The activity modulation induced by heterosexual couplings is suppressed in fruF mutants

The most prominent interaction between male and female flies is courtship behavior. The fruitless (fru) gene, which has sex-specific splicing forms, plays a very important role in male courtship behavior [14]. Female-specific fruF splicing mutants allow the production of only female-specific FRU protein, so that fruF males show a strongly suppressed courtship behavior toward female flies [18]. In fruF male-WT female pairs, no increase in night activity was observed (Figure 4A). Furthermore, in fruF male-perS female pairs, both the perS peak and the normally timed fruF peak were clearly visible in the pooled data (Figure 4B). Thus, the suppression of male courtship behavior abolishes activity modulations induced by heterosexual couplings.

Figure 4. Pairing with fruF Drosophila mutants.

(A) Single WT female flies paired with single fruF male flies (black line, n = 62; blue line, n = 15; red line, n = 61). (B) Single perS female flies paired with single fruF male flies (black line, n = 44; blue line, n = 15; red line, n = 16). The activity modulation induced by male-female interactions was suppressed in heterosexual couples that included fruF males. Activity of the two flies or single flies was recorded for 6 days in LD cycles and the average activity profiles were calculated from data of the last 5 days. For more detailed information, see Figure 1.

A previous study showed that the fru gene is expressed in several pacemaker neurons of the s-LNv, LNd, DN1 groups [35]. We confirmed this using fru-gal4/uas-GFP flies and immunostaining with anti-PDP1 antibody. Our staining clearly demonstrated that of all s-LNv (including 5th s-LNv) and LNd cells, only one I-LNV cell and 1~2 DN2 cells are fru-positive neurons (Figure 5). Interestingly, there is a sexual dimorphism in the number of fru-positive cells in the DN1 group: 2–3 more fru-positive DN1 cells are present in male brains than in female brains. The fru-gal4 line that we used here is identical to the one used in the previous study [32]. This gal4 line was created by a targeted insertion of the gal4 gene into the fru locus and the reliable expression of fru-gal4 has been proven in male and female brains [18].

Figure 5. Fru expressions in the pacemaker neurons of the brain of Drosophila.

(A) Double staining for fru expression visualized by GFP (green) and PDP1 expression by anti-PDP1 antibody (magenta) in the male brain. fru expressing cells are co-labeled by PDP1 staining in a subset of the pacemaker neurons. (B) The number of fru-positive pacemaker cells in the brains of males and the females. The data were obtained from 20 hemispheres of 10 brains for each sex. There is sexual dimorphism in the number of the fru-positive DN1 cells (*p < 0.05; Mann-Whitney U test followed by Bonferroni correction).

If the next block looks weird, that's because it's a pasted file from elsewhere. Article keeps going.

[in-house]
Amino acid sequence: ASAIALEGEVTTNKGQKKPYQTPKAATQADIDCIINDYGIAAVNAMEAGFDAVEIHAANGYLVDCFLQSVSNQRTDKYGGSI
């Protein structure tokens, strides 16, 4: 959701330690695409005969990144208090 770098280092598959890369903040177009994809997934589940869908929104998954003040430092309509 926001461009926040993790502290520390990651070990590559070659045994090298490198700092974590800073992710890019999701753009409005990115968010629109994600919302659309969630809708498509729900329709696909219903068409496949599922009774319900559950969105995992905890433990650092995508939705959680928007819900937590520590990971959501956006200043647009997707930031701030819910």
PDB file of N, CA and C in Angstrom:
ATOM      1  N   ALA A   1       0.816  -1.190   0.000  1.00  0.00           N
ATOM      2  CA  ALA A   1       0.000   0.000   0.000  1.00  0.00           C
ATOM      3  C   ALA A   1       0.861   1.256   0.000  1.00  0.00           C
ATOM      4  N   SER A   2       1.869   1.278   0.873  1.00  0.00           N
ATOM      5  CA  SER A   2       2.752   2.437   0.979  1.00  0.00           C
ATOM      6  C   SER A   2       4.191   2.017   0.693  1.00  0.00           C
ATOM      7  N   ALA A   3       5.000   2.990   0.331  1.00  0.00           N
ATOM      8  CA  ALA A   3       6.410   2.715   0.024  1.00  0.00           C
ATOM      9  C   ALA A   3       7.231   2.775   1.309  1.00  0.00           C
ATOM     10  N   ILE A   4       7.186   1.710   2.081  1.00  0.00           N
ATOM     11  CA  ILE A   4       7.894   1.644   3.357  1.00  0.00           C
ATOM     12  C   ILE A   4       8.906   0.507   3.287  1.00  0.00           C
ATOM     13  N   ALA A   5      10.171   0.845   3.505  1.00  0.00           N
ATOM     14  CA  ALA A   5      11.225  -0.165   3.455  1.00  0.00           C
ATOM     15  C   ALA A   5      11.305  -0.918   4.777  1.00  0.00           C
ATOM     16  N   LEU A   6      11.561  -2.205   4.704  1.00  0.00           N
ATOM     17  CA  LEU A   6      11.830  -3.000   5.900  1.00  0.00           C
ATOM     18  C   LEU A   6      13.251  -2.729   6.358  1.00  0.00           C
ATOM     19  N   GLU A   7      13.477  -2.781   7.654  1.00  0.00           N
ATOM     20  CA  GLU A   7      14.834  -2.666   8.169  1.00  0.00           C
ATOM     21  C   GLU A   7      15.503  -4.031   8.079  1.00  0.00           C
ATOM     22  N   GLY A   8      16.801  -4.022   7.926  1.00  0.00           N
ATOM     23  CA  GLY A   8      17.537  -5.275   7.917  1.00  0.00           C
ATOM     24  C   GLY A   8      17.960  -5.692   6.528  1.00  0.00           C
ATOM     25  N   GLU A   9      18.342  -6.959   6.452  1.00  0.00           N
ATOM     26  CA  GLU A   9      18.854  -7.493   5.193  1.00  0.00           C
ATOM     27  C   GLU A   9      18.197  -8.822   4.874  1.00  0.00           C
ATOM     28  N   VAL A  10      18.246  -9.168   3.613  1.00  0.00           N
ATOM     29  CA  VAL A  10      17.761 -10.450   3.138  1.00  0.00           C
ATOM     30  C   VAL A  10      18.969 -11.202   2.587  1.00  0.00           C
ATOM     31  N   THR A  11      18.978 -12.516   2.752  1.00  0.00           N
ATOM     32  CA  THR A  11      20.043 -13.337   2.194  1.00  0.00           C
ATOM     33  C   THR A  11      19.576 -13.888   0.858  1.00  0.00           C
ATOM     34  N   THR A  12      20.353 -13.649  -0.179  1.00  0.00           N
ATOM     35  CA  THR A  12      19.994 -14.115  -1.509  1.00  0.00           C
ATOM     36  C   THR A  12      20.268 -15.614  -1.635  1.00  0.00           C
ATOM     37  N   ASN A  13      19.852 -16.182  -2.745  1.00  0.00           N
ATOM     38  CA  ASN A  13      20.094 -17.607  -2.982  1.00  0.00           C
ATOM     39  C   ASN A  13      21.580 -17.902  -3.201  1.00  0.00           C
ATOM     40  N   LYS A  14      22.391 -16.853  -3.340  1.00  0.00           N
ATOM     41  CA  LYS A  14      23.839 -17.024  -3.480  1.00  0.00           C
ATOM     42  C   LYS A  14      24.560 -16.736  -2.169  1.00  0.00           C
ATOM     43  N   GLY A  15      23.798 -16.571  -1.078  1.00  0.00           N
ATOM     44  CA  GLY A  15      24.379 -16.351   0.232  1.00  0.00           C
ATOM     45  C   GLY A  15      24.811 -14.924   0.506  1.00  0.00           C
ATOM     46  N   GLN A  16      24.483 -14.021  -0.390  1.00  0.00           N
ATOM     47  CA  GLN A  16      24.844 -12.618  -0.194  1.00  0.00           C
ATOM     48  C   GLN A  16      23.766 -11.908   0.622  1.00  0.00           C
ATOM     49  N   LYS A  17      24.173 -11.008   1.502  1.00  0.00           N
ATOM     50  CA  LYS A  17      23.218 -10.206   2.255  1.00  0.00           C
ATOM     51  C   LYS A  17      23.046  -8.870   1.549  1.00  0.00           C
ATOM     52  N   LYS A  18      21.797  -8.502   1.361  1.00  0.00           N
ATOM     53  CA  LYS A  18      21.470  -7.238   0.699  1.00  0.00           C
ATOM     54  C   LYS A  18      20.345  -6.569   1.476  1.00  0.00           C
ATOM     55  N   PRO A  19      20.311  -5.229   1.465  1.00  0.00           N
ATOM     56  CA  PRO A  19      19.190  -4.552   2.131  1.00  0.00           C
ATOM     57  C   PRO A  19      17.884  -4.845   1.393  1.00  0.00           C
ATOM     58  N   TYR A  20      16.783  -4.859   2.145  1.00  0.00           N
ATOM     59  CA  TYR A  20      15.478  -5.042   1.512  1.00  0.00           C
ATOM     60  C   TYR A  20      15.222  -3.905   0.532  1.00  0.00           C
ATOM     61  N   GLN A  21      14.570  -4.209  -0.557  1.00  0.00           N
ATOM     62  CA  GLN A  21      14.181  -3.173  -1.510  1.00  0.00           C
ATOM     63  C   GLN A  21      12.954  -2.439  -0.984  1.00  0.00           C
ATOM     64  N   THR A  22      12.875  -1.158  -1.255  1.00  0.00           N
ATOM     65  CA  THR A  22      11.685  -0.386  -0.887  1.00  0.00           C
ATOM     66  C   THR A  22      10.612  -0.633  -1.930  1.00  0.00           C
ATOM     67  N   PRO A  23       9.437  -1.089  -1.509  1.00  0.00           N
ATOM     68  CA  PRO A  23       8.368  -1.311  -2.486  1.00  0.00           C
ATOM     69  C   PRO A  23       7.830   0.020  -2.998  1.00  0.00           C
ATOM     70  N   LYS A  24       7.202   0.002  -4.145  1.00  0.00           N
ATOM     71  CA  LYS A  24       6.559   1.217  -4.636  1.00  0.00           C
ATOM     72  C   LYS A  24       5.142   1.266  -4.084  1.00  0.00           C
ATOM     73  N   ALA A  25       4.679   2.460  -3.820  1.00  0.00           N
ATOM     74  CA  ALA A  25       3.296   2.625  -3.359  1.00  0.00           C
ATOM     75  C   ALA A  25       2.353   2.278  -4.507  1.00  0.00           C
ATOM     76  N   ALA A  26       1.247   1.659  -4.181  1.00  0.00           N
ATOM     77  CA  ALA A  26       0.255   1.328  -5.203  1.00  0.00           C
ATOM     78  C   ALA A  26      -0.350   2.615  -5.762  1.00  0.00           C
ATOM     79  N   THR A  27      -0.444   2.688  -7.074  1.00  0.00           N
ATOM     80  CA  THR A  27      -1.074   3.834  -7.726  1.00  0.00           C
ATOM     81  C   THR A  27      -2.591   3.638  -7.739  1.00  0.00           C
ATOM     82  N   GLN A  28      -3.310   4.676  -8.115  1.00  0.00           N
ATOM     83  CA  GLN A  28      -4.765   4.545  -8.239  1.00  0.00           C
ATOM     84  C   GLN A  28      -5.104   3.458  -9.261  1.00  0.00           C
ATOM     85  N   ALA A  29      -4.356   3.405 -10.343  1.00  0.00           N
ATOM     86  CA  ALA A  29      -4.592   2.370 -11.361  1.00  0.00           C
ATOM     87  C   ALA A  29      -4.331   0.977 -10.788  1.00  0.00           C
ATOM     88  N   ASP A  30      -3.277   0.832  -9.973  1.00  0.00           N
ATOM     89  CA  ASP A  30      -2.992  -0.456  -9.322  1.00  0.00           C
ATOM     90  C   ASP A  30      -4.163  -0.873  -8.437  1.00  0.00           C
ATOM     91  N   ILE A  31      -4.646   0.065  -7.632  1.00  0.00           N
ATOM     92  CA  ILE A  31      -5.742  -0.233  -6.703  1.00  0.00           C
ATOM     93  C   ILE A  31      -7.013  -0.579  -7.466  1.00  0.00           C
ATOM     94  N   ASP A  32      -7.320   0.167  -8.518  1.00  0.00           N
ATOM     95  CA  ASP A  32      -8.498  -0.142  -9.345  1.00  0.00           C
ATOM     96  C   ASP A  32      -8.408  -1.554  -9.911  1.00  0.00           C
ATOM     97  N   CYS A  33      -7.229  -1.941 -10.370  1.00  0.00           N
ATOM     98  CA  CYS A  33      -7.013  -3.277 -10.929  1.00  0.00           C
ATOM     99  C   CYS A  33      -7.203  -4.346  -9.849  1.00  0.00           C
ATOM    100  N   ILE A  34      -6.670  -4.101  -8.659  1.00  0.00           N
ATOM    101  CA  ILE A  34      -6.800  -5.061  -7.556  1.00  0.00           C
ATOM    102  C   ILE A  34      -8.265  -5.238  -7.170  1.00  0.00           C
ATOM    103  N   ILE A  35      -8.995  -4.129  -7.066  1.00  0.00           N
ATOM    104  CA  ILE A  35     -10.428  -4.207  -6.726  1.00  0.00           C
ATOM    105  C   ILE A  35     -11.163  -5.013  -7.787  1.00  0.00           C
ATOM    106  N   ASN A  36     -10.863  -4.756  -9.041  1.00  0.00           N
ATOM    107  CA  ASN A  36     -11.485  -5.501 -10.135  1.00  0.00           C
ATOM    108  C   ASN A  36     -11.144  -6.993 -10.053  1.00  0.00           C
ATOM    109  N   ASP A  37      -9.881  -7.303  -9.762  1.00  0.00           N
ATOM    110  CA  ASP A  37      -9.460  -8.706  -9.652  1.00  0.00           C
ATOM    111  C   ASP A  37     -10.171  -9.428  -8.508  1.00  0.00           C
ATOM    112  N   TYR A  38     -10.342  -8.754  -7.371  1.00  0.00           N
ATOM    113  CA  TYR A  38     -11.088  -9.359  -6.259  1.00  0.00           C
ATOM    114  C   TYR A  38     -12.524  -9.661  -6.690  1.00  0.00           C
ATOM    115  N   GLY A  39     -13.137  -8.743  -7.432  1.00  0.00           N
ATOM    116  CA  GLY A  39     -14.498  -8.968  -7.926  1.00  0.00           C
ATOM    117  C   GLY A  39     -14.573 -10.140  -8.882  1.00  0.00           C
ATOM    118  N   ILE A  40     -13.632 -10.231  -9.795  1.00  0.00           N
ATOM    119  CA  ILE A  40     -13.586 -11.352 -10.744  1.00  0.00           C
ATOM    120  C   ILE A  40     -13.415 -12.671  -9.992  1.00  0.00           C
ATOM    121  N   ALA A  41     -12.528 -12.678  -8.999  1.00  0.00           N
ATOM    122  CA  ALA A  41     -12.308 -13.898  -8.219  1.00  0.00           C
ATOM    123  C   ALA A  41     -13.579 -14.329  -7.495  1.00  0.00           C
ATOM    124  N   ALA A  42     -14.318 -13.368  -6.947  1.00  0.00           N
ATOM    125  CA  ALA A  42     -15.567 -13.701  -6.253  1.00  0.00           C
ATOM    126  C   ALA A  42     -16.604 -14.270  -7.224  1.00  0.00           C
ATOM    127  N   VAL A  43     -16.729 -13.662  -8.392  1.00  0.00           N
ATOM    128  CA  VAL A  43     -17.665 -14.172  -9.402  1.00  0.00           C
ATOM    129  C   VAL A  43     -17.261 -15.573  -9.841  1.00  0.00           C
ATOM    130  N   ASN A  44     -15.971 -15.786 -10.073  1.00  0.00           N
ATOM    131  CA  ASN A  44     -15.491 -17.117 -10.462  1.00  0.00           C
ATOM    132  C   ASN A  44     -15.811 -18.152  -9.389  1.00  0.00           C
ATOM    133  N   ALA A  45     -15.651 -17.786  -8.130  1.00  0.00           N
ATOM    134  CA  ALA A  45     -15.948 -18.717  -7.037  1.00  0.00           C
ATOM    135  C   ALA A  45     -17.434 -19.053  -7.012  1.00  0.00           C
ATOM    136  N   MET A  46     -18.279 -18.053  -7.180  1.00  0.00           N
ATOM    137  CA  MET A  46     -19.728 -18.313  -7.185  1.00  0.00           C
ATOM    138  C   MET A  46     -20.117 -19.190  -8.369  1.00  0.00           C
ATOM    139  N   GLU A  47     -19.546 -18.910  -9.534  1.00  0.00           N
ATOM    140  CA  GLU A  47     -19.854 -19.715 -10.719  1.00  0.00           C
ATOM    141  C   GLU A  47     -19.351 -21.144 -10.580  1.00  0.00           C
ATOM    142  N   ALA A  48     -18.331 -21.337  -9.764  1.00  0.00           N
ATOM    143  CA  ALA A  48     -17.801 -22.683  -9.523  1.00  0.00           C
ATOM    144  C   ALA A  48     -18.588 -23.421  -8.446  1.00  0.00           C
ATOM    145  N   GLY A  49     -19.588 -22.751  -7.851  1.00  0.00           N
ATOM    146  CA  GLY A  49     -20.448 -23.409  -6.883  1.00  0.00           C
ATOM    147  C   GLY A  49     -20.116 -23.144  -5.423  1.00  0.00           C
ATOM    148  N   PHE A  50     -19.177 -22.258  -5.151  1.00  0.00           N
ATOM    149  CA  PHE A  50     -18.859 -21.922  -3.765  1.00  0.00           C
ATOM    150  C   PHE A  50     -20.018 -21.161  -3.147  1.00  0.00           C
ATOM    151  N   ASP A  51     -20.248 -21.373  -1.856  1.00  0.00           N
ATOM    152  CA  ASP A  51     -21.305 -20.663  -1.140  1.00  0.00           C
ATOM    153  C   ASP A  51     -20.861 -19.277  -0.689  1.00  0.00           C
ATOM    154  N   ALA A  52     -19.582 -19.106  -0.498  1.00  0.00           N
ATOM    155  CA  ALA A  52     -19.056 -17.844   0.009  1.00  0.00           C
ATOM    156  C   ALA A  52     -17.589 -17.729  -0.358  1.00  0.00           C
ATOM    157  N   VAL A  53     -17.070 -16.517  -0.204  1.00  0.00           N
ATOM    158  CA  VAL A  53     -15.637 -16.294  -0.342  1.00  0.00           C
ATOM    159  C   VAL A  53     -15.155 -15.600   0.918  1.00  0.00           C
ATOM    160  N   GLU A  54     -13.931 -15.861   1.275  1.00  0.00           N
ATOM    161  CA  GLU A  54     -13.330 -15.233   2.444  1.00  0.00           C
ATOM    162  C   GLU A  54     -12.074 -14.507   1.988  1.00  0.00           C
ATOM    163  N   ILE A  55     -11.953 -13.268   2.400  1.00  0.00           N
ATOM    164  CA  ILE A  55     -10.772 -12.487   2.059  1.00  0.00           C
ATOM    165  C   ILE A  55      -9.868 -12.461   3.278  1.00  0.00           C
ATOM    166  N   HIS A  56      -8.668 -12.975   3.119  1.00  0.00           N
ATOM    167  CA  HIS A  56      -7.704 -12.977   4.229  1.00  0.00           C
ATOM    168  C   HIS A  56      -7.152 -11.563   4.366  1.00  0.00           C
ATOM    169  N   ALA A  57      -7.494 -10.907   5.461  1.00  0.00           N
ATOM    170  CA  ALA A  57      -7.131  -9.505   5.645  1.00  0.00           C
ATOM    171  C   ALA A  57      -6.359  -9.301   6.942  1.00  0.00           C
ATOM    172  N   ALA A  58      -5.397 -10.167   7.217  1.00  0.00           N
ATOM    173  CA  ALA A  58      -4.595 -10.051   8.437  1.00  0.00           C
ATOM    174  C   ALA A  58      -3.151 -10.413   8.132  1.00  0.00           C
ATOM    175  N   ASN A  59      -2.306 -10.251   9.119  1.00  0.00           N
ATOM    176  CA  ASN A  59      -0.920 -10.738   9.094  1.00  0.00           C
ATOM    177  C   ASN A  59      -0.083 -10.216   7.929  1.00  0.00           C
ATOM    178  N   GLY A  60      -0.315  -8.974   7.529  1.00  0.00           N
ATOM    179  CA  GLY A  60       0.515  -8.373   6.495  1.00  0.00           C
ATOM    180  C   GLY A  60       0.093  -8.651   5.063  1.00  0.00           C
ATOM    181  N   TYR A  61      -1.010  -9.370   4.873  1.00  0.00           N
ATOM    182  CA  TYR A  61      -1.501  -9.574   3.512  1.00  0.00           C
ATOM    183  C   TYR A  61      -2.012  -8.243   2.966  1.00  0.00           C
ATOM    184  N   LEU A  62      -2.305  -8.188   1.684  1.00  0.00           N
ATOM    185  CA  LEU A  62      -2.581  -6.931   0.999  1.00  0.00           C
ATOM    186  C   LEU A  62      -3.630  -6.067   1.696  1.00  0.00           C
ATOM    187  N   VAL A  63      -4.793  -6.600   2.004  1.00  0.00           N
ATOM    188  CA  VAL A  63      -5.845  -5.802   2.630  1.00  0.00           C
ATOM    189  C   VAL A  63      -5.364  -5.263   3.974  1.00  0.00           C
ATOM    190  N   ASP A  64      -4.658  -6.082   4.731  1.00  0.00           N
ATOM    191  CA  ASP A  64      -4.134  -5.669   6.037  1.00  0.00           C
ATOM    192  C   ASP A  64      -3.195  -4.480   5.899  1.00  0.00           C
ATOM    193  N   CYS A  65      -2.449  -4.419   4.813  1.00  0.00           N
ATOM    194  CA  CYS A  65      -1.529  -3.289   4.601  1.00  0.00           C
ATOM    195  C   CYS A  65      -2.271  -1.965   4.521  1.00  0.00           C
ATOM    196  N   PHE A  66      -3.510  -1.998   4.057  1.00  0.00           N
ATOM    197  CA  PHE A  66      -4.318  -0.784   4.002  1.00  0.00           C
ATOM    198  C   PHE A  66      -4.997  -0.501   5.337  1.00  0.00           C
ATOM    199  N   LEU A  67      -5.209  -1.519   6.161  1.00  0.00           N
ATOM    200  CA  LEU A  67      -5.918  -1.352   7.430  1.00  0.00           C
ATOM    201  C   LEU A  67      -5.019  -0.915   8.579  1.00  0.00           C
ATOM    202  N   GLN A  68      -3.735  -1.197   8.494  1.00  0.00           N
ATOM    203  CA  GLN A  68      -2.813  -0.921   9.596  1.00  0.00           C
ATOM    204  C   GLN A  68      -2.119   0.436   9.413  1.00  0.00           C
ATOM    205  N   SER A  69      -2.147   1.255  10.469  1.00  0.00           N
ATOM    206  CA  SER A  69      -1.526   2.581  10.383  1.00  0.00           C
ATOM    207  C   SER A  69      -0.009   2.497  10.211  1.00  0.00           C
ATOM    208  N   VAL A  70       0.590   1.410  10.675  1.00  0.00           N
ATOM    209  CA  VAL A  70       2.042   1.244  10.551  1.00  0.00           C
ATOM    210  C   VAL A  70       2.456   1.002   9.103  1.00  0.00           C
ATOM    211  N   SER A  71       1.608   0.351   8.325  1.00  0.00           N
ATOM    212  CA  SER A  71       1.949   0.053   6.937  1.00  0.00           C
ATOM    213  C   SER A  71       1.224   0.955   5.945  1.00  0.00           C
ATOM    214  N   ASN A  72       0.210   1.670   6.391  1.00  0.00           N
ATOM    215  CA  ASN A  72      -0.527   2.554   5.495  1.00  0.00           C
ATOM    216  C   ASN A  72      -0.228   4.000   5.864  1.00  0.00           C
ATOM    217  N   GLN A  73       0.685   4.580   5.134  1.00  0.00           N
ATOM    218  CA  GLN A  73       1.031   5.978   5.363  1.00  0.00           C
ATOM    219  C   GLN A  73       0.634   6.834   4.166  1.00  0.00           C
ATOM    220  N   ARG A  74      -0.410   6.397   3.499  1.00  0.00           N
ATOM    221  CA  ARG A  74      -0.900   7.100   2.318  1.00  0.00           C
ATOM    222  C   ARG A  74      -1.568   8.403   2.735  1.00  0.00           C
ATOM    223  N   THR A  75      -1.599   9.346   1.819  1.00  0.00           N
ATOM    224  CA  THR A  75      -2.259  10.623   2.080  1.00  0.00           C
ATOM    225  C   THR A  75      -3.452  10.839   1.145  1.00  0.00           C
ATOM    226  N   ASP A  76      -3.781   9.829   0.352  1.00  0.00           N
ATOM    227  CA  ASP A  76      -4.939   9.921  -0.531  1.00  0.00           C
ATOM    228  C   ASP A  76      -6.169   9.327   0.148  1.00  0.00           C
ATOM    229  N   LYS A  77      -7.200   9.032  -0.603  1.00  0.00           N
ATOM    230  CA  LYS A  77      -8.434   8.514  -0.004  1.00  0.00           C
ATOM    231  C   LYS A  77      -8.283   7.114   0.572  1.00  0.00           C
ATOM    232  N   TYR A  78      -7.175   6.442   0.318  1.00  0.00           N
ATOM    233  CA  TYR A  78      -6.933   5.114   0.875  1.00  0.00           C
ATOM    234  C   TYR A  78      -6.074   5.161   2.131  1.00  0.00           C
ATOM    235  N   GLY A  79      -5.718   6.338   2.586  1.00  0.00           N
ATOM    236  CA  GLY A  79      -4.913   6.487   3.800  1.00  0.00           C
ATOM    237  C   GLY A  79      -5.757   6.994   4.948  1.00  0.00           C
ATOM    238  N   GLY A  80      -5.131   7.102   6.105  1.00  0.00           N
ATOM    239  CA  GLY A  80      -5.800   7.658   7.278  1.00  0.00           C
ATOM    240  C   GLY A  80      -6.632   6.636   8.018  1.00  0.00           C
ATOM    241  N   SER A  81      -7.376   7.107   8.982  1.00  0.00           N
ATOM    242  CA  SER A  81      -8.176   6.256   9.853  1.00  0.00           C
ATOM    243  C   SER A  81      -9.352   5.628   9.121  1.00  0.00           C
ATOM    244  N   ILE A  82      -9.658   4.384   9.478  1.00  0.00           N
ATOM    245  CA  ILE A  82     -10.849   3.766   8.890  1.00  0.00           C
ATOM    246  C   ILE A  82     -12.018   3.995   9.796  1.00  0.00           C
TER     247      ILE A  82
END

The molecular clock in DN1 pacemaker neurons is influenced by sexual interactions

Finally, we investigated the effect of sexual interactions on the molecular clock in pacemaker neurons. Previous studies have revealed that the pooled activity rhythm in heterosexual couples is dependent on the male’s behavior [16,29]. In other words, the presence of females influences the males’ activity to alter the pooled activity of the two flies. Therefore, we speculated that the male’s clock may be synchronized by the female’s rhythms through courtship behavior.

A single pair of male and female flies was maintained in an acrylic tube, as in the behavior experiments, and only male flies from individual tubes in LD 12:12 were sampled at 3-h intervals. In the first experiment, WT males were paired with perS females. For the control condition, WT males were paired with WT females. If the male’s clock is synchronized by the presence of a single perS female, the molecular oscillations of the male’s molecular clock may shift toward perS oscillations. While most of the cell groups did not show this phase-shift, the PDP1 oscillations in the DN1 cells of WT males that were paired with perS females phase-shifted slightly, but significantly, toward those of perS males paired with perS males controls (Figure 6). Although the phase of the PDP1 peak did not differ between the two groups, the DN1 cells of WT males that were paired with perS females showed an earlier increase of PDP1 from ZT 10 compared with the controls.

Figure 6. PDP1 oscillations in the pacemaker neurons of Drosophila during socio-sexual interactions.

The molecular oscillations of PDP1 in each pacemaker neural group in WT male brains were measured by immunostaining. WT male flies were paired with either perS female flies or with WT female flies as a control group. For further comparison, the PDP1 rhythms in perS males paired with perS males are shown (gray dashed lines). **p < 0.01, *p < 0.05; t-test for normally distributed data and Mann-Whitney U test for data that was not normally distributed followed by Bonferroni correction. The PDP1 oscillations in the DN1 cells of WT male brains show an earlier increase in males paired with perS female flies.

In the second experiment, perS males were paired with WT females. For a control group, perS male flies were paired with perS male flies to examine effect of the homosexual coupling by comparing with perS males-WT females couples. In general, the results were similar to those of the first experiment, as there was no clear difference between the two groups, except for the timing of PDP1 Increase in DN1 cells. This suggests that homosexual couplings of the same strains have no effect on the PDP1 oscillations. While the effect was weaker than in the first experiment, the increase of PDP1 in DN1 cells during the daytime was slightly slower than that in the control group (perS male-perS male) (Figure 7). Although other pacemaker neurons showed minor differences between the two groups, they were not consistent with the first experiment. These data indicate that male DN1 cells are influenced by the presence of a heterosexual partner.